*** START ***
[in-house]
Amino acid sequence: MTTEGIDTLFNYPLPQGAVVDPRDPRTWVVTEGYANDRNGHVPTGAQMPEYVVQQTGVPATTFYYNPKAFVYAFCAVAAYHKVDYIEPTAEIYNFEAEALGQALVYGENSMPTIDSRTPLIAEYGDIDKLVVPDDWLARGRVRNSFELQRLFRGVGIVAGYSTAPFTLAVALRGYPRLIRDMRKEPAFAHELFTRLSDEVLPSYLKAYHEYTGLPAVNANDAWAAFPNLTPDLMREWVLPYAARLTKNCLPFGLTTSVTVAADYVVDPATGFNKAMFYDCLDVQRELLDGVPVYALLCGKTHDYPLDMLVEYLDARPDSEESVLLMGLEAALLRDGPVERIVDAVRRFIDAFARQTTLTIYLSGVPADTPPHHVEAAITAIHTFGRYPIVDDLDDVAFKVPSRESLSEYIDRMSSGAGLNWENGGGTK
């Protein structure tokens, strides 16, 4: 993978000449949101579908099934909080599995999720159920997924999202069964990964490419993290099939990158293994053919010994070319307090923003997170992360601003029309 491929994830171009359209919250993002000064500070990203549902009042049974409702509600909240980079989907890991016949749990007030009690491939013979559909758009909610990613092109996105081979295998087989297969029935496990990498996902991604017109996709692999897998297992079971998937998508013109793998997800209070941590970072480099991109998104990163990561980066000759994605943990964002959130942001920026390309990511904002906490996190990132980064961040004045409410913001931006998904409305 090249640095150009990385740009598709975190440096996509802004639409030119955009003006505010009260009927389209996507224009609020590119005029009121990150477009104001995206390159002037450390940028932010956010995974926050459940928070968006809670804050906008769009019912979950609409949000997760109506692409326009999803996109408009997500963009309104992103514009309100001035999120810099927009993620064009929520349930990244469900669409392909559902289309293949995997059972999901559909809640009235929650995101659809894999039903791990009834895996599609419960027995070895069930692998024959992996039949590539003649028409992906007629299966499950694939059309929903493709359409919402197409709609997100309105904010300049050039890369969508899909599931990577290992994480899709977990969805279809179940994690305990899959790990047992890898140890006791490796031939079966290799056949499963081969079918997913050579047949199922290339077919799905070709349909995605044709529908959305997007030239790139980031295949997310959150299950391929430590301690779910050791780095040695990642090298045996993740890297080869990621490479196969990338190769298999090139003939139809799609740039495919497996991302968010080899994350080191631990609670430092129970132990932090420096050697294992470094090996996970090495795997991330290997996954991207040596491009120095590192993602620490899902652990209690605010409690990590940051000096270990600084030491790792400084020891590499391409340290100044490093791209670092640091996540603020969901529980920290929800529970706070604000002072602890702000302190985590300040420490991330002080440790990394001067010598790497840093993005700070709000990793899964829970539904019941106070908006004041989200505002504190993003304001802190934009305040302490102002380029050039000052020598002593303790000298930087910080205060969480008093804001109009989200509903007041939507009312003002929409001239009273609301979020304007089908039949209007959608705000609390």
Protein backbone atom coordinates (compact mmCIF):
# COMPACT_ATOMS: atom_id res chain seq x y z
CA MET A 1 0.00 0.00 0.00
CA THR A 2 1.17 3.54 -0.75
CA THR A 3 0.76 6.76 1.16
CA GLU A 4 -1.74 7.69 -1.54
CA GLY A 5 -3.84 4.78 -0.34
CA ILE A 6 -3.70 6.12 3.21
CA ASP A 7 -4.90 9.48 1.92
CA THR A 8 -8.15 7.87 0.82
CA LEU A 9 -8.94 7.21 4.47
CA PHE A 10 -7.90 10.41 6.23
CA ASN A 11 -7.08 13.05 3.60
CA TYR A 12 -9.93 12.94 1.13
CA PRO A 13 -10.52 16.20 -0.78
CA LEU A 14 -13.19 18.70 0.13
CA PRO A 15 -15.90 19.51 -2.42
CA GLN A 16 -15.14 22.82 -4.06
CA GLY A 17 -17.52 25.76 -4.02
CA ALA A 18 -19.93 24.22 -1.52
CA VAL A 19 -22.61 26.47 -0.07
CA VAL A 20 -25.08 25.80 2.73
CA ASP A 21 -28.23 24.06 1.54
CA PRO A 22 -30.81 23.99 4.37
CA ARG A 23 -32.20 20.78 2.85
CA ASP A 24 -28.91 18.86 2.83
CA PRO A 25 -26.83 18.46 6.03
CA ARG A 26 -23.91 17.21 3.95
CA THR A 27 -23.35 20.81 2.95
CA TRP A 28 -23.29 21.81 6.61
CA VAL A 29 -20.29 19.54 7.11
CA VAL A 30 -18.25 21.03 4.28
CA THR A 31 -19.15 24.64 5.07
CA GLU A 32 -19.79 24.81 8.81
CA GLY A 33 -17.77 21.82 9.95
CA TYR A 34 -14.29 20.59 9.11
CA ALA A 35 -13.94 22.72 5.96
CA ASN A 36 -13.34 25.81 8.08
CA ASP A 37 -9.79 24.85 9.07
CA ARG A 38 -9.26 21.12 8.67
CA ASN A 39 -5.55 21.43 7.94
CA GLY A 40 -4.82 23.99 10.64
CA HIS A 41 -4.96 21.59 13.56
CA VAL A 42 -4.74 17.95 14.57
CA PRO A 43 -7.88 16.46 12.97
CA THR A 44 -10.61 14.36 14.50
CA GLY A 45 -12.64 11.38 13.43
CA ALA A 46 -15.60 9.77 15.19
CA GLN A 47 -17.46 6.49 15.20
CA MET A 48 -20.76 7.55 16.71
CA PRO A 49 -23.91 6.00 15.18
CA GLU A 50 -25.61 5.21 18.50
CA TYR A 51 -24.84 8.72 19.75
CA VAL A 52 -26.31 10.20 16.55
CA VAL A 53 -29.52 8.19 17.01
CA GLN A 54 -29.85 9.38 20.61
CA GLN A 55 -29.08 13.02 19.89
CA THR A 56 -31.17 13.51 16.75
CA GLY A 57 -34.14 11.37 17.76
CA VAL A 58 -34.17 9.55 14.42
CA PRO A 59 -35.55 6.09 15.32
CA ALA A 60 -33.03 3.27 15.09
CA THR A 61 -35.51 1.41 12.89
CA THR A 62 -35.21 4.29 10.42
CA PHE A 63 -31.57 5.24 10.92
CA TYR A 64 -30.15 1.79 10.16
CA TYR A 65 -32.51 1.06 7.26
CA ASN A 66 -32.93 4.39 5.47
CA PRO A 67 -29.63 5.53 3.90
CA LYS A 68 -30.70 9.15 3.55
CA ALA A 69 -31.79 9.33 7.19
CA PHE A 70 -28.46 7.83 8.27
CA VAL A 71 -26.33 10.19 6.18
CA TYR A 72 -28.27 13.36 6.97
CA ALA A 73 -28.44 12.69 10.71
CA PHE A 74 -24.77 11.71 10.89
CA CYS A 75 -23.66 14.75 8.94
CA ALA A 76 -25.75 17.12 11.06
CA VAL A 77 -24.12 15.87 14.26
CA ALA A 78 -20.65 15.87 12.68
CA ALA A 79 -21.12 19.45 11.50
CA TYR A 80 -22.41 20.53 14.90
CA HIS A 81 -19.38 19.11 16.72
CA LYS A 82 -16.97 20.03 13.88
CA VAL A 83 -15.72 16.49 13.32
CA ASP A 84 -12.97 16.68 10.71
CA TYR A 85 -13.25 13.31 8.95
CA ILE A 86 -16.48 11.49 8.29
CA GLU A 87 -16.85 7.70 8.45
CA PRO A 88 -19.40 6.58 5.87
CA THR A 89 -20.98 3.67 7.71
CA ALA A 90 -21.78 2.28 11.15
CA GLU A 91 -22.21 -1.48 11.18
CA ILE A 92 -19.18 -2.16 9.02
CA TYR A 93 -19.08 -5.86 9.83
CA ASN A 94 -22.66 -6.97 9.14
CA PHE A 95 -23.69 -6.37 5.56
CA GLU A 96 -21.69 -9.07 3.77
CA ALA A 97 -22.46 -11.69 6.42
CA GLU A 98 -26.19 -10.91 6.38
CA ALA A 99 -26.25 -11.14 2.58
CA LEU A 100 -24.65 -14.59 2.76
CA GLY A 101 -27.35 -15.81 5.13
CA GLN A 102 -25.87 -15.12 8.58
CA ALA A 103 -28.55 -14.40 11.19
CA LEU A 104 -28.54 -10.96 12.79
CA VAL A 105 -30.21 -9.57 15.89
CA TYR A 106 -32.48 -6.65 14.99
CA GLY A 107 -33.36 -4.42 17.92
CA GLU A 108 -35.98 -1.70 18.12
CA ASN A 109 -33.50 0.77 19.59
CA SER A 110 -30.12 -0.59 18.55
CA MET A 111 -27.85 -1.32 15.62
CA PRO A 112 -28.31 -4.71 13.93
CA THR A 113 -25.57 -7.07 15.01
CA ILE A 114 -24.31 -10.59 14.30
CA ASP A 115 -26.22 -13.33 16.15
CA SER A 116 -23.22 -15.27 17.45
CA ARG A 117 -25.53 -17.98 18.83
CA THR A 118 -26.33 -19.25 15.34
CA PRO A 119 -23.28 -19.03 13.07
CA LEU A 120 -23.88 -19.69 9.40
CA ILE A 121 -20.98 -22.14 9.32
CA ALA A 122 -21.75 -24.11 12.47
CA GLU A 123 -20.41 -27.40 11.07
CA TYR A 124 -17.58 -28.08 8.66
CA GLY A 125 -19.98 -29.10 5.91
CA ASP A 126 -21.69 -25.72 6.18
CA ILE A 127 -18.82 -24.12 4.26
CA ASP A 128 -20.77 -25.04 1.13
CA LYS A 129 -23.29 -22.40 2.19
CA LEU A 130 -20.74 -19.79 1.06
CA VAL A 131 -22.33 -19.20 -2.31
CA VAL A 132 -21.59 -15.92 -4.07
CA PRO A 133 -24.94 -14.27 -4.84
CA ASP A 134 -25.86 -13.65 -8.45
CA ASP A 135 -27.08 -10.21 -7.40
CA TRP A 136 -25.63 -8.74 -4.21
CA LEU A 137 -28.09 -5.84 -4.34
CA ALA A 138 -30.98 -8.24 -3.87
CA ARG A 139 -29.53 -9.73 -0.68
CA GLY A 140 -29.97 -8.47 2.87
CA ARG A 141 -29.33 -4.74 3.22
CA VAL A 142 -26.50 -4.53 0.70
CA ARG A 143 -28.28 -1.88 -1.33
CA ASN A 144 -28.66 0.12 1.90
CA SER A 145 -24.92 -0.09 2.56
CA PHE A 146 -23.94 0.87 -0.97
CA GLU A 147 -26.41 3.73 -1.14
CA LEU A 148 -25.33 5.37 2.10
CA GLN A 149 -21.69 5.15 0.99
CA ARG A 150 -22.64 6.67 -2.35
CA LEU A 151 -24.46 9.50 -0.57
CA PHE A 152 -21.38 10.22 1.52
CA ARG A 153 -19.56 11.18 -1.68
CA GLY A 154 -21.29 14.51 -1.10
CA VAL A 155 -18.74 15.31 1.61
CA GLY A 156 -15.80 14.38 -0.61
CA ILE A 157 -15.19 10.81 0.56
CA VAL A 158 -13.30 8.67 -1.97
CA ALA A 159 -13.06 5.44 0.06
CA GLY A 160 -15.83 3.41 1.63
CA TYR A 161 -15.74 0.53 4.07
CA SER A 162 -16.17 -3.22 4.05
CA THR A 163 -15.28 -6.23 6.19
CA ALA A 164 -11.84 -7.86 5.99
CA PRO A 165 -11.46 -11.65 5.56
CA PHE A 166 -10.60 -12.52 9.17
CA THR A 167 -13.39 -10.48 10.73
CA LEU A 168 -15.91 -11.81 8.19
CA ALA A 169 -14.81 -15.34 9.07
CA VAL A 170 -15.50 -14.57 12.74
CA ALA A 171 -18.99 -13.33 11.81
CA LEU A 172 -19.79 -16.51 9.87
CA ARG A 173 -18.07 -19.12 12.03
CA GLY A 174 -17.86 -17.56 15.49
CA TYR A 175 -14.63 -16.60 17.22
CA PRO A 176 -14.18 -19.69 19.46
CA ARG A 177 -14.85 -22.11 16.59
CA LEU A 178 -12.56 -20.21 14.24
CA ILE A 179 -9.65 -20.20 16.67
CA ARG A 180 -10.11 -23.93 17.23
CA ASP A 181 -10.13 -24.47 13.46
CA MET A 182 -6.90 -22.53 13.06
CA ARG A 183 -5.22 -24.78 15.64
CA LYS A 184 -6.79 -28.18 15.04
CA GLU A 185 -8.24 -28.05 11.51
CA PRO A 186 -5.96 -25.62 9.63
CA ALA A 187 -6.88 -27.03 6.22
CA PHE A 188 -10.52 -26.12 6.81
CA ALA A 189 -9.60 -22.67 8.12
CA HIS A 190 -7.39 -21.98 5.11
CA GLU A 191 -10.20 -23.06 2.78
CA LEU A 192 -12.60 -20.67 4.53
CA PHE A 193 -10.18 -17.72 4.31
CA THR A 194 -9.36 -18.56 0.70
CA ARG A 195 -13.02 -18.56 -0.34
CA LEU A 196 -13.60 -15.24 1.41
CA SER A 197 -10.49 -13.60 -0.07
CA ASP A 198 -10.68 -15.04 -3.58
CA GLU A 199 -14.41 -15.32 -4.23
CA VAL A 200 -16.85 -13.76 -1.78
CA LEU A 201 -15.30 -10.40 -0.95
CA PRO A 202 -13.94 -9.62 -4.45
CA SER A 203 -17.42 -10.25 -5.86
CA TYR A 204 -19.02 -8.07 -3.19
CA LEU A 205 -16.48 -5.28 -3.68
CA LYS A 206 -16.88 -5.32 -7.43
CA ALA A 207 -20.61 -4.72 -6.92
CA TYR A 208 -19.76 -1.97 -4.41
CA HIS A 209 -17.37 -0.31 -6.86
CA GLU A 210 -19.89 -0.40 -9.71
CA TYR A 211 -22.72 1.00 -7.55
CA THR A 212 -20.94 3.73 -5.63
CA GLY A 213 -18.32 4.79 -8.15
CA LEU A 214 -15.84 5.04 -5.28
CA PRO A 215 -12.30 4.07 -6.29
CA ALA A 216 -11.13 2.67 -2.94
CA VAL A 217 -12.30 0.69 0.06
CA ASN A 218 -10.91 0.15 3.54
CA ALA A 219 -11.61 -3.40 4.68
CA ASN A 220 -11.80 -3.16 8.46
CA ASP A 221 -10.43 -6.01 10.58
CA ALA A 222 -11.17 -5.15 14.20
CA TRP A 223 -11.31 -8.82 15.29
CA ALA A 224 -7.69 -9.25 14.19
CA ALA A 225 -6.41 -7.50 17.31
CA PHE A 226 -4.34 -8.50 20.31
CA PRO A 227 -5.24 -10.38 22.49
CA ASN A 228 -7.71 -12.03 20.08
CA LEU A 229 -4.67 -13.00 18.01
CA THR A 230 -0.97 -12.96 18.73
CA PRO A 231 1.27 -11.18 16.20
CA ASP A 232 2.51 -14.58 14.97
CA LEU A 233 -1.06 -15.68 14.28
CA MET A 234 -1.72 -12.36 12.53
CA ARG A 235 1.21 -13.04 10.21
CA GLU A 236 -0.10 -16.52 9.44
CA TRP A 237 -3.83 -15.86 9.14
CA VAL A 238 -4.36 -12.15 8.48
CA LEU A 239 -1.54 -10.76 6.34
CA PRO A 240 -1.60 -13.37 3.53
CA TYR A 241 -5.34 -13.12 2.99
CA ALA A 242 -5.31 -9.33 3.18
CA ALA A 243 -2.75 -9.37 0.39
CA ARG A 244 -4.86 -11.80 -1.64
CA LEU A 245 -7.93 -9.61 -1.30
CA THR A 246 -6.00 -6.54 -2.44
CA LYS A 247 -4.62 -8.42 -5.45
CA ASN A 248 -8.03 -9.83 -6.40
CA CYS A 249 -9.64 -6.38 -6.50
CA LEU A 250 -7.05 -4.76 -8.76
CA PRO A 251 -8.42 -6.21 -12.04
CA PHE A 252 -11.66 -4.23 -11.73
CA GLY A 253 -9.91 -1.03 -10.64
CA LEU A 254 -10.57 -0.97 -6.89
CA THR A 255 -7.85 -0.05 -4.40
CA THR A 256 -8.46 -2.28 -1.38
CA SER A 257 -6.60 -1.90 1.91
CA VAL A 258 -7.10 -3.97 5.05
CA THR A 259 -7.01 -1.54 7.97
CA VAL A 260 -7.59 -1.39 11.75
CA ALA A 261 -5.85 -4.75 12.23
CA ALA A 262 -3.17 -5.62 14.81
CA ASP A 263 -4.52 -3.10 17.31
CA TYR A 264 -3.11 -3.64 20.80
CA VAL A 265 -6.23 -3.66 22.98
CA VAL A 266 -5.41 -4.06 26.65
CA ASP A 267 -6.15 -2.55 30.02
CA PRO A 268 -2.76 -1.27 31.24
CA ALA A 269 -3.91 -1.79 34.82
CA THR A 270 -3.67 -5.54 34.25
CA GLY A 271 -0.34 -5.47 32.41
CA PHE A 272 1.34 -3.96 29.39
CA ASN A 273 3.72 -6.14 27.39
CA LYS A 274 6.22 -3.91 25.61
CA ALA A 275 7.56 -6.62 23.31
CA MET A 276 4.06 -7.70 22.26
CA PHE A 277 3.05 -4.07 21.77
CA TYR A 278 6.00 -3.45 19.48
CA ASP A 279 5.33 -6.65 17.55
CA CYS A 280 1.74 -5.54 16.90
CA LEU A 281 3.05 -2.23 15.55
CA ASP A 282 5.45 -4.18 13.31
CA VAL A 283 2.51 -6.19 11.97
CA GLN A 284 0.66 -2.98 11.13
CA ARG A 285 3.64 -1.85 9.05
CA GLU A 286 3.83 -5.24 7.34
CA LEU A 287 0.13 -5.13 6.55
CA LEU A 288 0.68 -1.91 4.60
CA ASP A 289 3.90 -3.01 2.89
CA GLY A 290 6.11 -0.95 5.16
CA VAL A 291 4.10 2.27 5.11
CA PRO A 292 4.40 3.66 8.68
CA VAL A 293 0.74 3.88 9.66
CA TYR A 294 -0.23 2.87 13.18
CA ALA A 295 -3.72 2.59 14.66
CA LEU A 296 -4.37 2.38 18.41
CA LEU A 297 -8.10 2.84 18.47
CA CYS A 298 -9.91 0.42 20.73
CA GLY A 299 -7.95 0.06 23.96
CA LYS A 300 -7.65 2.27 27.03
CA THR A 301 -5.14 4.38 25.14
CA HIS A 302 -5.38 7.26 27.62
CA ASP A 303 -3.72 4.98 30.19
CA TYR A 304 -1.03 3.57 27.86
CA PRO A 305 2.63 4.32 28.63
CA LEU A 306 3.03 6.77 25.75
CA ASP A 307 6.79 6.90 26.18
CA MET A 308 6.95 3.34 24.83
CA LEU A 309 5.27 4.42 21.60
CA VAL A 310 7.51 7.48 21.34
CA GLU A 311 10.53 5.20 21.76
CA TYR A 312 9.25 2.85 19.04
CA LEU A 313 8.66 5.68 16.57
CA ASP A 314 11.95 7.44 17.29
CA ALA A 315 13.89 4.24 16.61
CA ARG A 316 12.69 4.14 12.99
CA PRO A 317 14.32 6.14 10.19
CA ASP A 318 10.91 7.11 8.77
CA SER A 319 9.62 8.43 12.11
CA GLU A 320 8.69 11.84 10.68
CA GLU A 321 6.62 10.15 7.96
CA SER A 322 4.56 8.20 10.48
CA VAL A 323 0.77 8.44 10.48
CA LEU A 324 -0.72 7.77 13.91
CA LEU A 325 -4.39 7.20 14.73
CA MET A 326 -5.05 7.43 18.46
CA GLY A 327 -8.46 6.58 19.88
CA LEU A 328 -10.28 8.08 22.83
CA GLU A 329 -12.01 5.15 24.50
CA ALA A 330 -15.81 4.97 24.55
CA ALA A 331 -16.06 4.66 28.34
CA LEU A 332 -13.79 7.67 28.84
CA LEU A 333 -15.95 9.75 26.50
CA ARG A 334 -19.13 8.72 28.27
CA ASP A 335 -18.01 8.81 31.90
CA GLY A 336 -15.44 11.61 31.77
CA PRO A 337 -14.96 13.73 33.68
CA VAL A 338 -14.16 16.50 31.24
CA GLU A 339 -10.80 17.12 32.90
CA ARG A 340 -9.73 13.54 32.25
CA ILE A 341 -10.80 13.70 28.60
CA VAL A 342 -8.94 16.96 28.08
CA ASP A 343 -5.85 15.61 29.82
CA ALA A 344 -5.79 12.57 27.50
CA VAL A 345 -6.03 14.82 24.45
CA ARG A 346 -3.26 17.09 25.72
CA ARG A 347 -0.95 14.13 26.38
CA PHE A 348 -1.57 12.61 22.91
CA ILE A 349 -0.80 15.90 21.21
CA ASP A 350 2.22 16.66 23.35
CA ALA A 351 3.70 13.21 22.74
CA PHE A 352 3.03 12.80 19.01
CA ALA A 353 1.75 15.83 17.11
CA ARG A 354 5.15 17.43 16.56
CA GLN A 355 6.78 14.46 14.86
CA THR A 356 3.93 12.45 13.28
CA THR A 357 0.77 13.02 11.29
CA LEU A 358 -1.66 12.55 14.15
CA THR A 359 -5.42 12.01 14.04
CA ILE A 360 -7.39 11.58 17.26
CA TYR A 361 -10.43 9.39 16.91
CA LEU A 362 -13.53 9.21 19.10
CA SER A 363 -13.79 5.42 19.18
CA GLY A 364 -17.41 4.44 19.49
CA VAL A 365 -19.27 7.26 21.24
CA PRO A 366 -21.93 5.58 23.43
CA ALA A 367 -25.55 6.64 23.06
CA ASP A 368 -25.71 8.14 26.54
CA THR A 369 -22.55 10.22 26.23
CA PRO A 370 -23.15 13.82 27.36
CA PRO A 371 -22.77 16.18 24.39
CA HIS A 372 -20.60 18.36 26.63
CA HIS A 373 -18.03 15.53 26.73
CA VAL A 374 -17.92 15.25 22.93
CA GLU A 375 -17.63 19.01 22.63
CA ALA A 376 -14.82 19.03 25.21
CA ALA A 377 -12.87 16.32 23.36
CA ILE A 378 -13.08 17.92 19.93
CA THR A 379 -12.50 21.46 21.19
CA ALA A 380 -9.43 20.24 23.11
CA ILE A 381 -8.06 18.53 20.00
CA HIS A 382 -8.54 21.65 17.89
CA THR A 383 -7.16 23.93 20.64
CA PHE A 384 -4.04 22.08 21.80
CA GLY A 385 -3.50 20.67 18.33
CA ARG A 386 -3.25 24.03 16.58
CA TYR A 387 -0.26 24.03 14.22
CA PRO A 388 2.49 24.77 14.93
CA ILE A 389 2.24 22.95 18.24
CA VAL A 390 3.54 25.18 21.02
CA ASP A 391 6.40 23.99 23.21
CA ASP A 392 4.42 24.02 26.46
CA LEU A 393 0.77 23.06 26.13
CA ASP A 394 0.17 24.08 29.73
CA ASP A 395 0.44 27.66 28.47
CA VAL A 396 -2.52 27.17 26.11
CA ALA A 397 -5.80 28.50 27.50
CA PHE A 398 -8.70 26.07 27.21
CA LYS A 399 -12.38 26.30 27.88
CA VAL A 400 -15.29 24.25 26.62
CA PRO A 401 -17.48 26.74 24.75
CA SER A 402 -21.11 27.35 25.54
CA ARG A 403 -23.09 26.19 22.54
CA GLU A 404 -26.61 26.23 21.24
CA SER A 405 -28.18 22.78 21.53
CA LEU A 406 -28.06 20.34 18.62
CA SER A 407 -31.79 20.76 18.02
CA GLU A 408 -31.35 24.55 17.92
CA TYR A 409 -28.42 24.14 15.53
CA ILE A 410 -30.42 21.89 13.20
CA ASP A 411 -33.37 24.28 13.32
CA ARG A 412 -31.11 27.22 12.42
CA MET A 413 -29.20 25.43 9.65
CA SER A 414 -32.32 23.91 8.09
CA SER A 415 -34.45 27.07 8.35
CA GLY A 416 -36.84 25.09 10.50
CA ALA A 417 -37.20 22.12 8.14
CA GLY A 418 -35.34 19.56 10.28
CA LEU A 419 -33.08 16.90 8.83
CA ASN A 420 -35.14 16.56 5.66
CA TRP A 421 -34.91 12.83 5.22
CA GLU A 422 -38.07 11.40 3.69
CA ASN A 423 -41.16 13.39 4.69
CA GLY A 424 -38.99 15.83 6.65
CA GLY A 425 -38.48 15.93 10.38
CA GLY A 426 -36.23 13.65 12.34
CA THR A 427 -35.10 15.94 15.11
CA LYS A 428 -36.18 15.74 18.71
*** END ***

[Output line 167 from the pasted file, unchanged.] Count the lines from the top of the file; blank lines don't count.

CA SER A 162 -16.17 -3.22 4.05